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I'm in the market for buying a used canoe. Any special features I should look out for for bass fishing? Thanks

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Weight and stability.  And that you like paddling it. Get some time on the water wit it before you buy, if you can. 

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I guess I'm late to this party !

How do you plan on using your canoe?

  • Solo or more than one person? (to determine the length of the canoe - for two anglers you want at least 14', 15' would be better)
  • Do you want to stand and fish? (to determine how much stability you will need - you can get stability with factors like hull design, beam, weight, and length; you can add stability with outriggers)
  • How much gear do you want to take with you? (another factor in length of canoe)
  • John mentioned weight. Weight can go both ways. A heavier canoe may tend to be more stable, but that brings with it penalties on ease of transportation and potential portaging. Light weight canoes are easier to transport and manhandle...but may not be as stable. Something to think about.
  • How will you transport it? Car-top, truck bed, back of SUV/van, trailer? (affects how heavy a canoe you can handle)
  • Do you plan to ONLY paddle the canoe, or are you thinking about motoring it?  (If you are only paddling, ease of paddling is a major factor. AND, some of the factors that give you stability for standing might negatively affect ease of paddling [like a wide beam])

Those are a few things to thing about.

For me, I selected a heavily accessorized canoe for bass fishing after considering all small watercraft from float tubes up to bass boats. Factors that influenced my decision was that I would be fishing solo, with a maximum trip length of about 10 hours, didn't need to take a lot of gear (usually 3-5 rods, 5 or 6 plano boxes, lunch, tote box with misc stuff in it), wanted to motor it nearly exclusively, wanted to stand all day, and wanted very light weight for ease of transport. I ended up with an 11'6" boat with a bare hull weight of 34 pounds, outriggers for stability, and a trolling motor for power. I car-top it without any problems.  

Others on this board have most excellent bass fishing canoes at the other end of the spectrum that suit their needs: hull weights up to 100 pounds, stable without outriggers, lengths of 15' or so to accommodate two anglers, lots of room for gear, etc.

Finally, the stability of the boat can't be overemphasized - fishing from a canoe is different from just paddling around in one. Trying to stand and fish, or just sitting and doing a "mongo hookset", leaning over the gunwale to land fish, etc. are all activities that can lead to rolling the boat.

AND, buy a PFD and wear it ALL the time you are on the water. I do.

Good luck on your search !

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2 hours ago, Goose52 said:

I guess I'm late to this party !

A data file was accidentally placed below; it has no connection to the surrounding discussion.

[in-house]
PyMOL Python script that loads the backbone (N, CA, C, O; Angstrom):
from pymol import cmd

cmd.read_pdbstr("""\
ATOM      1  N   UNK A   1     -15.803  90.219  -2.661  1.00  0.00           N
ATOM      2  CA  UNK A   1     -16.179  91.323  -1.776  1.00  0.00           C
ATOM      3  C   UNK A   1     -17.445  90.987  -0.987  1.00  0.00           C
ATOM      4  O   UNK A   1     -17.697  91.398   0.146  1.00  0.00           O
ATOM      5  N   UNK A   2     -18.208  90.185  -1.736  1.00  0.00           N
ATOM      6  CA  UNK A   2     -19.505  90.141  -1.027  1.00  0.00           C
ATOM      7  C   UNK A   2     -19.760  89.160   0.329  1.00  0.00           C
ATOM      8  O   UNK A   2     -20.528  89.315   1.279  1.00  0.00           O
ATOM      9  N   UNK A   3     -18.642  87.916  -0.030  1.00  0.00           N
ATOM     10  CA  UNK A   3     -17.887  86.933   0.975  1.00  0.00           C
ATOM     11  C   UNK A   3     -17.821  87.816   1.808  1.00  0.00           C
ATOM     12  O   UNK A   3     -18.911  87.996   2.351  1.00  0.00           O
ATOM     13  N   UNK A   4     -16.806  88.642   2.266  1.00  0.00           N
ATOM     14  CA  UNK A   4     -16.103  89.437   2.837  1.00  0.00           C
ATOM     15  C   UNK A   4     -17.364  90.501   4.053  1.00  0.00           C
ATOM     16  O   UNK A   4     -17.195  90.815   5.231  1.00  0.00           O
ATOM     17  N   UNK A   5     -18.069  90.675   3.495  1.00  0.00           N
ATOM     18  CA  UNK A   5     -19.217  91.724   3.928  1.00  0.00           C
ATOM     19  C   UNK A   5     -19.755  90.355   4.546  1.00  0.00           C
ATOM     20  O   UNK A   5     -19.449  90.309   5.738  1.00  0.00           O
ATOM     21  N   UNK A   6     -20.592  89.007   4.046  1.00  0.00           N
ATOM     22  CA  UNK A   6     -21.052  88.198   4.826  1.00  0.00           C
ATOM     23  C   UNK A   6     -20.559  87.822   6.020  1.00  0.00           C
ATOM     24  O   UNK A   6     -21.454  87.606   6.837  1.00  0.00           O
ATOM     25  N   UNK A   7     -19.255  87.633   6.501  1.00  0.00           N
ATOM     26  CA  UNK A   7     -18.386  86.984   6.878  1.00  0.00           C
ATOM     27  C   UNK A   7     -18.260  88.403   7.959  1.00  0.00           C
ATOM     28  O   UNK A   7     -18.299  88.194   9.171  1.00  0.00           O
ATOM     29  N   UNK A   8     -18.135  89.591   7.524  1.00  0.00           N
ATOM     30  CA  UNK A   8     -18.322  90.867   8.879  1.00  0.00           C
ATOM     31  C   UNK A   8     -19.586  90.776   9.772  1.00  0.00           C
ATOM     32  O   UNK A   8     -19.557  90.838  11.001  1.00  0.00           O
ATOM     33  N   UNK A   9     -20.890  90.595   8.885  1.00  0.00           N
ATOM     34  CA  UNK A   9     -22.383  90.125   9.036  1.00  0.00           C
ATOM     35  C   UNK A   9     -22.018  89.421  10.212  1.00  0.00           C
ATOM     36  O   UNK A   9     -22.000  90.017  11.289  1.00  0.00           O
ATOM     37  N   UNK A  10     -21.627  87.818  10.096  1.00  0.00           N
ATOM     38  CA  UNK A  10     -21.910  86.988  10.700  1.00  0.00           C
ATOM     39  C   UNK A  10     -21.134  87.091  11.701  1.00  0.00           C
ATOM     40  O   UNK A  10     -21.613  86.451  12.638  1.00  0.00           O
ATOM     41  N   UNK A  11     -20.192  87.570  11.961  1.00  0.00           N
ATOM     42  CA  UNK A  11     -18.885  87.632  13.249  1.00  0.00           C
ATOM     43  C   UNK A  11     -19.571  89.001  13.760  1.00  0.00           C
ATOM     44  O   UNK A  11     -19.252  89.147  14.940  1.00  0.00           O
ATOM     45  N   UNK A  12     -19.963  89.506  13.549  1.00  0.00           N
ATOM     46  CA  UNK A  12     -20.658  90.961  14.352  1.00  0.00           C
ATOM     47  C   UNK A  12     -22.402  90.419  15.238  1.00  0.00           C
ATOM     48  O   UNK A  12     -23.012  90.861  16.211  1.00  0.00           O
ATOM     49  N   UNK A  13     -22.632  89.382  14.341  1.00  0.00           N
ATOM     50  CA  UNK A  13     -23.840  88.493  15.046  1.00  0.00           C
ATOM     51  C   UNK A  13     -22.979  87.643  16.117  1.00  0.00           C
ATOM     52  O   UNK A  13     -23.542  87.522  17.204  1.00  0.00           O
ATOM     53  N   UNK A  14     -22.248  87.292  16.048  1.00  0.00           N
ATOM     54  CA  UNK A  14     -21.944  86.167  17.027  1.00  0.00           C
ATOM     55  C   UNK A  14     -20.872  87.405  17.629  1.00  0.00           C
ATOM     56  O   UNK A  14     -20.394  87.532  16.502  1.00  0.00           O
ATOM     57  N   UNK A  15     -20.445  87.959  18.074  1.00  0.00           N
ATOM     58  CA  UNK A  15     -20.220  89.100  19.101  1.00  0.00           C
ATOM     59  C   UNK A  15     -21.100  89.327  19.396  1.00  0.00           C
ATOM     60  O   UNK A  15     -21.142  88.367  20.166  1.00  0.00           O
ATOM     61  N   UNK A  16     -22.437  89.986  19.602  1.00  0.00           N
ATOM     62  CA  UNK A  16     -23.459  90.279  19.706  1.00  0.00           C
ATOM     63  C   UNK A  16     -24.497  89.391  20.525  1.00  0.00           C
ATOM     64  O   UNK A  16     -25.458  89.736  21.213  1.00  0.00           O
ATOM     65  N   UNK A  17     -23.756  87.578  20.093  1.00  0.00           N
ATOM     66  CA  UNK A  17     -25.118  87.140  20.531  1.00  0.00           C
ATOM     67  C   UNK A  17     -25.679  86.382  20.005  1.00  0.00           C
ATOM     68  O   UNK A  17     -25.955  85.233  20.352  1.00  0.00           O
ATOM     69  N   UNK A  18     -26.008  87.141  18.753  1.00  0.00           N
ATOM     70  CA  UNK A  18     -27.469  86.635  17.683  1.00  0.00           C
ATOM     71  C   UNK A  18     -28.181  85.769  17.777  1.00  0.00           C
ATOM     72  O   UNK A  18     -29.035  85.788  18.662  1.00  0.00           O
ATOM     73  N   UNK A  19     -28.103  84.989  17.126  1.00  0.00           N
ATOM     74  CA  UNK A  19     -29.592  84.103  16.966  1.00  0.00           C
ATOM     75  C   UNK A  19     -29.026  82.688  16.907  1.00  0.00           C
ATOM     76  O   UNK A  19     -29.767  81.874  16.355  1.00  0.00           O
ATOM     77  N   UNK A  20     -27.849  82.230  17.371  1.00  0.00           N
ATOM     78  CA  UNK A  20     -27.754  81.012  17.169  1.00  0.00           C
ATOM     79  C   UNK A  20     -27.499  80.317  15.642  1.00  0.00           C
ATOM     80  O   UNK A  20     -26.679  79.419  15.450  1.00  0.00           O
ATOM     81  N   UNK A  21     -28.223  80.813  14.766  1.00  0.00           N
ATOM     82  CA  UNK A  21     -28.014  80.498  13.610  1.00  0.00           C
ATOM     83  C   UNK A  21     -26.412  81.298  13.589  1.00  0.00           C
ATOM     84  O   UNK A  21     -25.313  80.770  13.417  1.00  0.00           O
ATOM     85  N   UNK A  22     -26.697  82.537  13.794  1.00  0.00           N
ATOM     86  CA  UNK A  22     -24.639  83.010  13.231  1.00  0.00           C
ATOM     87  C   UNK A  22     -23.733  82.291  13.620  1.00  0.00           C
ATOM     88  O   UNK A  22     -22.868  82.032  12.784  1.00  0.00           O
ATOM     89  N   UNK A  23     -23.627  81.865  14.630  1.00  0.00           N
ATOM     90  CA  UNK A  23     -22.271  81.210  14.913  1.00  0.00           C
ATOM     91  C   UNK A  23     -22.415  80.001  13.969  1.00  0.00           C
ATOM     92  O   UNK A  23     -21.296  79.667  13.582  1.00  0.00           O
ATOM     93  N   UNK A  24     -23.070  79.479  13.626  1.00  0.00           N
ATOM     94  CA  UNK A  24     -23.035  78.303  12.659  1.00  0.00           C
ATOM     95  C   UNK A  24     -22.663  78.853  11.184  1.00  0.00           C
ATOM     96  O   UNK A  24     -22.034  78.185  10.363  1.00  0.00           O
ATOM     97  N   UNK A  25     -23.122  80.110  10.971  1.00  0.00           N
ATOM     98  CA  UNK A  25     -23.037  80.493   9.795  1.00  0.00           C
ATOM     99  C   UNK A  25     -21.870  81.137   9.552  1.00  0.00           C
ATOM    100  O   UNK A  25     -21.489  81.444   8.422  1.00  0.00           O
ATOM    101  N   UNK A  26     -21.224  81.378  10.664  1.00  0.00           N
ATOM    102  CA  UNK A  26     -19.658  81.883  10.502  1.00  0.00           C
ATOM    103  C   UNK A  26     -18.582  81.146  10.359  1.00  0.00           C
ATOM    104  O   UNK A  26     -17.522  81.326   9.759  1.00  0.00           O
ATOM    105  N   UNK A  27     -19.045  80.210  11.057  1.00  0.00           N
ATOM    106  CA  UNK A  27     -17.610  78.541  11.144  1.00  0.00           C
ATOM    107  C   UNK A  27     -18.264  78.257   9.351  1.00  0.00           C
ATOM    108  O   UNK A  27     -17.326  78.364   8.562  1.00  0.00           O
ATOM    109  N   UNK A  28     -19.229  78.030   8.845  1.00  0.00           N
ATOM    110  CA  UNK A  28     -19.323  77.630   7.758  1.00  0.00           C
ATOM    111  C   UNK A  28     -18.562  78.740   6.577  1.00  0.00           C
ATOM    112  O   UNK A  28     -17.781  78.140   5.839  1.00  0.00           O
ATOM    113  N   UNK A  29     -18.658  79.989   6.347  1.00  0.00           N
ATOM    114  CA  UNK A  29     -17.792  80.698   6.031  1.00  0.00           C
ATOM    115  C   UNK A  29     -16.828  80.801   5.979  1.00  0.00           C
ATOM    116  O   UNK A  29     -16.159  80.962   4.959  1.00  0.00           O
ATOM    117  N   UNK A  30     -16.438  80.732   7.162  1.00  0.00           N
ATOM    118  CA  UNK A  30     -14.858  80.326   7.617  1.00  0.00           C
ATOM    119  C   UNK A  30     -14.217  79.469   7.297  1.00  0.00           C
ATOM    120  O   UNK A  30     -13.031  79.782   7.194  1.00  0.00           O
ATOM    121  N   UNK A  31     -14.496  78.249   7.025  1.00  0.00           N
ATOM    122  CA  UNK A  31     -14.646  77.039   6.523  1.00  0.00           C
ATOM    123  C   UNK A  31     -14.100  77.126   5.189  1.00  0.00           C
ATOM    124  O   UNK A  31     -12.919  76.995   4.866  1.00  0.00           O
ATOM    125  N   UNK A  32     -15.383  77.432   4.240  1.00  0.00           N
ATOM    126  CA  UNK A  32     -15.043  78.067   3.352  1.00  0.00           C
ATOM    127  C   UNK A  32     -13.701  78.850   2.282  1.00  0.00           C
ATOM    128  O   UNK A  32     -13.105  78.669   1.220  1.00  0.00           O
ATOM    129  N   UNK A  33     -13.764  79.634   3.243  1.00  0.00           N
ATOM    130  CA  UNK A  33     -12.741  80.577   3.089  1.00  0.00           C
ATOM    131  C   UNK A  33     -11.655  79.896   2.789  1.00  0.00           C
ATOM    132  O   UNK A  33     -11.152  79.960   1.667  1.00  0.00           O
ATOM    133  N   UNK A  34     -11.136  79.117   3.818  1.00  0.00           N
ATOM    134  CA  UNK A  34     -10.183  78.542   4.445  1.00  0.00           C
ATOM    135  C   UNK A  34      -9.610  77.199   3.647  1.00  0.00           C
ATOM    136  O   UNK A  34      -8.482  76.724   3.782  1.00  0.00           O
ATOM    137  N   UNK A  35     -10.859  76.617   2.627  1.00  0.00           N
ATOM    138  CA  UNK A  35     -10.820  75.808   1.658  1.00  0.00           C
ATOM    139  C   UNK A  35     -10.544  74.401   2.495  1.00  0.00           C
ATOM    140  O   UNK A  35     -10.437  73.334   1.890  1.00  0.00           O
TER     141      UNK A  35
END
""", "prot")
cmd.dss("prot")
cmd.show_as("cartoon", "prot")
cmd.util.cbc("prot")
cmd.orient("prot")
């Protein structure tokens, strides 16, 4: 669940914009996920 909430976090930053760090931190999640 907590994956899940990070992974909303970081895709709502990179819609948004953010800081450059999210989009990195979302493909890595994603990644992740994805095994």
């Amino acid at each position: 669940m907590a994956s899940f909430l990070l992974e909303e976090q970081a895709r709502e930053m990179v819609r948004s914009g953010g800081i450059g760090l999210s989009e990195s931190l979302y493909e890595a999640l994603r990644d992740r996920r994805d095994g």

How do you plan on using your canoe?

  • Solo or more than one person? (to determine the length of the canoe - for two anglers you want at least 14', 15' would be better)
  • Do you want to stand and fish? (to determine how much stability you will need - you can get stability with factors like hull design, beam, weight, and length; you can add stability with outriggers)
  • How much gear do you want to take with you? (another factor in length of canoe)
  • John mentioned weight. Weight can go both ways. A heavier canoe may tend to be more stable, but that brings with it penalties on ease of transportation and potential portaging. Light weight canoes are easier to transport and manhandle...but may not be as stable. Something to think about.
  • How will you transport it? Car-top, truck bed, back of SUV/van, trailer? (affects how heavy a canoe you can handle)
  • Do you plan to ONLY paddle the canoe, or are you thinking about motoring it?  (If you are only paddling, ease of paddling is a major factor. AND, some of the factors that give you stability for standing might negatively affect ease of paddling [like a wide beam])

Those are a few things to thing about.

For me, I selected a heavily accessorized canoe for bass fishing after considering all small watercraft from float tubes up to bass boats. Factors that influenced my decision was that I would be fishing solo, with a maximum trip length of about 10 hours, didn't need to take a lot of gear (usually 3-5 rods, 5 or 6 plano boxes, lunch, tote box with misc stuff in it), wanted to motor it nearly exclusively, wanted to stand all day, and wanted very light weight for ease of transport. I ended up with an 11'6" boat with a bare hull weight of 34 pounds, outriggers for stability, and a trolling motor for power. I car-top it without any problems.  

Others on this board have most excellent bass fishing canoes at the other end of the spectrum that suit their needs: hull weights up to 100 pounds, stable without outriggers, lengths of 15' or so to accommodate two anglers, lots of room for gear, etc.

Finally, the stability of the boat can't be overemphasized - fishing from a canoe is different from just paddling around in one. Trying to stand and fish, or just sitting and doing a "mongo hookset", leaning over the gunwale to land fish, etc. are all activities that can lead to rolling the boat.

AND, buy a PFD and wear it ALL the time you are on the water. I do.

Good luck on your search !

Appreciate the reply goose, I will be fishing by myself most of the time but definitely need enough room for 2, it would be nice to stand, I would bring 4 rods and a small tackle bag, I have an SUV but I don't have an idea on how to car top it, and eventually I would like to get a trolling motor. Thanks for the reply! 

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